Looking at 250 years of drought on the Korean Peninsula – ScienceDaily


Many farmers have experienced severe drought and heat wave conditions this year. The social and economic effects of drought are nothing new. In fact, since Korea’s Joseon Dynasty (1392-1910) was agrarian and relied heavily on rice crops, the country was particularly sensitive to both drought and torrential rain, and made great efforts to minimize damage.

Professor Jonghoon Kam (Environmental Science and Engineering) at POSTECH and Chang-Kyun Park, a researcher at the Institute of Environment and Energy Technology, developed a self-calibrated Effective Dehydration Indicator (scEDI) through joint research. This new index enabled them to explore 250 years of drought data, from the late Joseon dynasty to the present, and to compare and analyze rainfall records.

EDI, a typical drought severity determination tool, is designed to monitor and characterize drought conditions on a daily scale. The index uses the last 30 years of daily rainfall records. In other words, the reference period determines the EDI values, which makes it difficult to compare the values ​​over a long recording period.

Professor Cam’s research team is the first to propose a self-calibrated EDI and use it to analyze the daily precipitation observed in Seoul from 1777 to 2020. The scEDI that automatically calibrates the behavior of the indicator over time can maintain consistency in comparison by assessing droughts of the same intensity and frequency.

It is worth mentioning that this research used historical records of Annals of the Joseon Dynasty (Joseon Wangju Seloc) and daily precipitation data measured with the Joseon rain gauge (chukwookee). The study showed the value of the unprecedentedly accurate records left by the Koreans in that period.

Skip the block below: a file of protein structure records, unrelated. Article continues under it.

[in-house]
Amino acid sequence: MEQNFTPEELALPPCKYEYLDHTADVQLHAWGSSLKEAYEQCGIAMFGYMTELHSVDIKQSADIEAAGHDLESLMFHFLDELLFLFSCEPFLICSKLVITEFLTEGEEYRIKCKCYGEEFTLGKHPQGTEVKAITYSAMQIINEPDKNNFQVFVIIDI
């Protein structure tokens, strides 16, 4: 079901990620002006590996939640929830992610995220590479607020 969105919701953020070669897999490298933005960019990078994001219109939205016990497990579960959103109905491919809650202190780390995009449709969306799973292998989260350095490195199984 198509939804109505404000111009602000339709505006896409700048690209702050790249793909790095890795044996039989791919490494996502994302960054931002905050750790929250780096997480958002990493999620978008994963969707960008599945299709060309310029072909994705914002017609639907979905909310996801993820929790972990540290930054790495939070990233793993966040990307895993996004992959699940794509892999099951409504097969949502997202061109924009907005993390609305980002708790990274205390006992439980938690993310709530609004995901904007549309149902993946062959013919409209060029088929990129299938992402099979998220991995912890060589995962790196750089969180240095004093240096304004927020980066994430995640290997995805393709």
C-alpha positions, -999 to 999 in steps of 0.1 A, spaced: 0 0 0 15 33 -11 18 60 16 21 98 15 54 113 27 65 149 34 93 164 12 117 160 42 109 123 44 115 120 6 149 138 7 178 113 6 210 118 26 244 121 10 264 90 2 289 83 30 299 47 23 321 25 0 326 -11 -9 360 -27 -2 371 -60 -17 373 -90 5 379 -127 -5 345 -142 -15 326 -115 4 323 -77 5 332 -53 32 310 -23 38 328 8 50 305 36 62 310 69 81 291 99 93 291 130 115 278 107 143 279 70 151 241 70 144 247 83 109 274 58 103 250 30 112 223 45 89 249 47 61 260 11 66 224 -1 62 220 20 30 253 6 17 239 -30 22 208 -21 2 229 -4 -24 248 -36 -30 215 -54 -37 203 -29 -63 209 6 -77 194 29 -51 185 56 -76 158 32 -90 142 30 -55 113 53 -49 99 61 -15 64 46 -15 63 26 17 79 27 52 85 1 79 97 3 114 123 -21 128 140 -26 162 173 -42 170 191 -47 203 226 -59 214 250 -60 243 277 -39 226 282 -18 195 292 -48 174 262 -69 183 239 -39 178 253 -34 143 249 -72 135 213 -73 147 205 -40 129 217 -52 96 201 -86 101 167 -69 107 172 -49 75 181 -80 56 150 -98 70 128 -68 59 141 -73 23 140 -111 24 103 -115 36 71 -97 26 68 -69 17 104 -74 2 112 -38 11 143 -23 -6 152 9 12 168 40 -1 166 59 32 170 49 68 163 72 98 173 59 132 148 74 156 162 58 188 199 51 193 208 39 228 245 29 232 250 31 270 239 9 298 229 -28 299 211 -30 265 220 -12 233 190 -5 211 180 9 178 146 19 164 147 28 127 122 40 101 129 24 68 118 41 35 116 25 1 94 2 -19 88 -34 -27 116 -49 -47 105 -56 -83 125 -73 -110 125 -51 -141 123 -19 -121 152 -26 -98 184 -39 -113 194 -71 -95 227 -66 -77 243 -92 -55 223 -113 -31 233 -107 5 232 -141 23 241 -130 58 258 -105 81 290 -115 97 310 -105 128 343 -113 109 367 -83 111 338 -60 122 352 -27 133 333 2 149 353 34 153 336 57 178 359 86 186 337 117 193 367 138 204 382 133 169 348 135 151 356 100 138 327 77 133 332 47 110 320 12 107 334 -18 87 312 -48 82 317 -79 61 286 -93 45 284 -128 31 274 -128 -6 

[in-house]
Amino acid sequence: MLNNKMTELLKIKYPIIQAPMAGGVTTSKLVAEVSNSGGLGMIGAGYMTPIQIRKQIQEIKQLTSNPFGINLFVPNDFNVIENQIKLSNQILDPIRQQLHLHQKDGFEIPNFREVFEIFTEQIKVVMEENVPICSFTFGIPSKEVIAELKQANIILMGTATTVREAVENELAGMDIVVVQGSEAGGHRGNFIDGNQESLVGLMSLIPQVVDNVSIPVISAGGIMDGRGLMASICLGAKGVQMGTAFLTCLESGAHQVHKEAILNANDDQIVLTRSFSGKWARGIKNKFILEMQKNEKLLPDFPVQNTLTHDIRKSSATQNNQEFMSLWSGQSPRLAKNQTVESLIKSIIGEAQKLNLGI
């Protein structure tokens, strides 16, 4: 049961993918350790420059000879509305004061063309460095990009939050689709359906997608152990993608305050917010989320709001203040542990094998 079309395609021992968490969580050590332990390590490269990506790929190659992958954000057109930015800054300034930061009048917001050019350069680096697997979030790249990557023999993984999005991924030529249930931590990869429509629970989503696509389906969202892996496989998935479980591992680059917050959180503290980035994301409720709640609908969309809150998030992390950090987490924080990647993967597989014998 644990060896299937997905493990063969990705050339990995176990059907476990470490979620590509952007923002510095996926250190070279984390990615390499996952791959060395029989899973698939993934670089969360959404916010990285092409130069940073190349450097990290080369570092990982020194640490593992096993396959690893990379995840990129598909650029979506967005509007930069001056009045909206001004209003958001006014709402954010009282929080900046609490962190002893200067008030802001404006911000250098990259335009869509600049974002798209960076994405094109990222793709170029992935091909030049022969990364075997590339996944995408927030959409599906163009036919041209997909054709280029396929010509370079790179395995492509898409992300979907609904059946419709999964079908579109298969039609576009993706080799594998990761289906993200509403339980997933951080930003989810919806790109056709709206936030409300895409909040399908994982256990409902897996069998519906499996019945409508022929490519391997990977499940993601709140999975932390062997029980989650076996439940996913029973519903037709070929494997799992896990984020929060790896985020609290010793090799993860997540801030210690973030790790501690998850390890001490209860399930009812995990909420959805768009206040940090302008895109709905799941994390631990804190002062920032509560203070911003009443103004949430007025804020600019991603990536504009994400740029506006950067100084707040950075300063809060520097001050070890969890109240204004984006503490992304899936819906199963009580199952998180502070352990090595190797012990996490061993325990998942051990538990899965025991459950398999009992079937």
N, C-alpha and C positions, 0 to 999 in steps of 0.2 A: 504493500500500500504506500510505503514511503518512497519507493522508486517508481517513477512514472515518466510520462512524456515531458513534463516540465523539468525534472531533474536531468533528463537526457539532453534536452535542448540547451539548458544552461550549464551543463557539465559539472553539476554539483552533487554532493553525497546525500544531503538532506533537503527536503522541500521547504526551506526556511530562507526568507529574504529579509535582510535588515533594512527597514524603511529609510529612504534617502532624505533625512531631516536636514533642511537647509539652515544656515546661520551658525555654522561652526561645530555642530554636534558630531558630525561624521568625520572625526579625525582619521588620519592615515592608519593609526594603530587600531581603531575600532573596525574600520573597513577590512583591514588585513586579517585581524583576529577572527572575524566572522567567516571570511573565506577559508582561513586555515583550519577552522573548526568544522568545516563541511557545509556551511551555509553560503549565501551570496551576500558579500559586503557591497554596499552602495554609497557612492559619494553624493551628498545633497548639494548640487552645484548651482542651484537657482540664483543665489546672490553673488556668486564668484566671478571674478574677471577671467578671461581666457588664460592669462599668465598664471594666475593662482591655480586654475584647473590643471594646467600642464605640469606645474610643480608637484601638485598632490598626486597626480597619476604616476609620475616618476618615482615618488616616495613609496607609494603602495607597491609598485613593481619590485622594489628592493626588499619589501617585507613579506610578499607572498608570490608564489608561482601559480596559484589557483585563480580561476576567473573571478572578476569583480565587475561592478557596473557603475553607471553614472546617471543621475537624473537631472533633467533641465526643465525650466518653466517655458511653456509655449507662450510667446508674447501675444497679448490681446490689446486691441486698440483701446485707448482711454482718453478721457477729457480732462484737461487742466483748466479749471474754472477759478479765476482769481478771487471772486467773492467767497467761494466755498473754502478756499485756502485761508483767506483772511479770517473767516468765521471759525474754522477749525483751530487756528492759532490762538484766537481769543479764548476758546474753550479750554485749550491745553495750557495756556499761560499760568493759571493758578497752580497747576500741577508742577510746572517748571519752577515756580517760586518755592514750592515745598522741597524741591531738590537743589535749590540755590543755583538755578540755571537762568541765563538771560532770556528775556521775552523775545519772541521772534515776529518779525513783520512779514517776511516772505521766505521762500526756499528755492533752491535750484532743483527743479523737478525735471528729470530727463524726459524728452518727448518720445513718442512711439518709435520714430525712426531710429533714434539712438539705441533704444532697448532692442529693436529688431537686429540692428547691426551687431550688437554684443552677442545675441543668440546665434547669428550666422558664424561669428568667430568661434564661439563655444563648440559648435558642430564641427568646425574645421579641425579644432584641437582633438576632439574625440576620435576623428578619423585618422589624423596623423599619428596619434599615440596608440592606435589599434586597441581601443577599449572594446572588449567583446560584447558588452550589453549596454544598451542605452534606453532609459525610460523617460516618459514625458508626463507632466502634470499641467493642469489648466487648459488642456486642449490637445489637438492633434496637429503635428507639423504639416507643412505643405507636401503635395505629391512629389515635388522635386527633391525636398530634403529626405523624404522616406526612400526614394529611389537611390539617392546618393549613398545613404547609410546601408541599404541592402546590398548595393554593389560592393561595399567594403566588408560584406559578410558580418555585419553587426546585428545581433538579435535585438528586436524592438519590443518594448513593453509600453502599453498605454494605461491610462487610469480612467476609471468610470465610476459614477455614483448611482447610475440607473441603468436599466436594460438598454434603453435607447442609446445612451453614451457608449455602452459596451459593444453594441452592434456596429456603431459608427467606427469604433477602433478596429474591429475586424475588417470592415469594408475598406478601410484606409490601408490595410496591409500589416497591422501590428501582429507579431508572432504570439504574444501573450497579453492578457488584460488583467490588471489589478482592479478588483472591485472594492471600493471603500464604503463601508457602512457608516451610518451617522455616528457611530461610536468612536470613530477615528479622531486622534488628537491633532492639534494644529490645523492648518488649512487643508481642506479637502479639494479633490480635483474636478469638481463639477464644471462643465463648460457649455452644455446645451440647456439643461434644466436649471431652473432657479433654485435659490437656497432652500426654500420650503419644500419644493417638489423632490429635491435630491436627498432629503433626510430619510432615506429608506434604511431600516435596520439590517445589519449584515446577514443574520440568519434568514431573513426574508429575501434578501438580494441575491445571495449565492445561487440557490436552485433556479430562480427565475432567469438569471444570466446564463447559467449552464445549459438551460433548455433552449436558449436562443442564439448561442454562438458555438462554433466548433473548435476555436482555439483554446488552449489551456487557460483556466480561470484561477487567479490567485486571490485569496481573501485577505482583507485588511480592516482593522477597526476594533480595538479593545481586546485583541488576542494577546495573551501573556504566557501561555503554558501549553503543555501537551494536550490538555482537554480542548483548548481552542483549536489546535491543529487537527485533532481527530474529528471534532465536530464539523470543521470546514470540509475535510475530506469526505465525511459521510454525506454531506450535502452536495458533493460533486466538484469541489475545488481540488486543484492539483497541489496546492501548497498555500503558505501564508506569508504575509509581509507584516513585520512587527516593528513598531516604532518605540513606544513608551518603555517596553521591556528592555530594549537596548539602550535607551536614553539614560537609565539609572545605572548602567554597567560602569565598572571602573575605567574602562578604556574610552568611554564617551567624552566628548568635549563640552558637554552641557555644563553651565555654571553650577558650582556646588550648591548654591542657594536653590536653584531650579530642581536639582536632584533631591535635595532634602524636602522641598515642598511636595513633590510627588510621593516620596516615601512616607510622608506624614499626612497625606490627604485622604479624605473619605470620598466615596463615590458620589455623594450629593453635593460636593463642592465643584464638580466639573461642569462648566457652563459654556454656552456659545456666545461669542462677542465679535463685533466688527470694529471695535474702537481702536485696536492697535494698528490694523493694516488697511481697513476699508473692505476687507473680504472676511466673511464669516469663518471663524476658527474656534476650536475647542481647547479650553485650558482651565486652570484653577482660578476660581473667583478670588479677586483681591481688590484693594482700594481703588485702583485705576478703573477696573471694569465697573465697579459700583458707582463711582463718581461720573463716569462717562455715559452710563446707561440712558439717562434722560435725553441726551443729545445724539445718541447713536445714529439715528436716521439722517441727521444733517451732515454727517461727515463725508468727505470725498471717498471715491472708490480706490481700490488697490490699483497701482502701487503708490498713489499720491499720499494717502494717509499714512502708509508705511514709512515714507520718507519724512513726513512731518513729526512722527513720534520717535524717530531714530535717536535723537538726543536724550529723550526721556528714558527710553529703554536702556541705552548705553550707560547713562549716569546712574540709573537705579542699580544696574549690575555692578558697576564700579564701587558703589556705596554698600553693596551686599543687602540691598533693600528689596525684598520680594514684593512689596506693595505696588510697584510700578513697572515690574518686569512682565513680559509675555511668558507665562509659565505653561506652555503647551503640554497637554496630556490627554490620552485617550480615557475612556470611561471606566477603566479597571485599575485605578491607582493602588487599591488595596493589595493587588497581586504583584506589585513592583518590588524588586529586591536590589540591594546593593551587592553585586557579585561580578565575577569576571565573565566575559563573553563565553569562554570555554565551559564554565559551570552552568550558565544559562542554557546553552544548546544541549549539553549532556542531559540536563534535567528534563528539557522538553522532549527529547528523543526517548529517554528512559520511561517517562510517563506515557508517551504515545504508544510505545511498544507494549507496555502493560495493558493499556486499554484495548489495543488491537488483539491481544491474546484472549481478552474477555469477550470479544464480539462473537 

A comparison of records from the Joseon era and today’s online search results suggests that our ancestors were more sensitive to drought. Most drought damage records and highs of public interest in droughts coincide when droughts are moderate (-1.4 scEDI) and severe (-2.0), respectively.

The results indicate that the effects of socio-economic drought depend on the socio-economic structure. As a valuable tool for quantitative assessment of drought effects, scEDI has the potential to identify droughts with social consequences in advance.

Professor Cam explained: “The scEDI proposed in this study features an automatic calibration corresponding to the climate of the reference period, enabling temporal detection and comparison of droughts (in terms of intensity, duration and intensity). This points to a new research methodology for social networking. Droughts, which have been difficult to Its study is compared to other drought-related categories: meteorological, agricultural, and hydrological.” “Understanding the social impacts of drought and how to address them will provide the Korean public with action plans to prepare for future droughts in advance,” he added.

Recently Posted in Hydrology JournalThe study was supported by the National Research Foundation of Korea (Sejong Science Fellowship Program and Mid-Career Scholars Program) and the National Disaster Management Research Institute (Cooperative Research Method and National Disaster Safety Management Technology).

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Materials Introduction of Pohang University of Science and Technology (POSTECH). Note: Content can be modified according to style and length.


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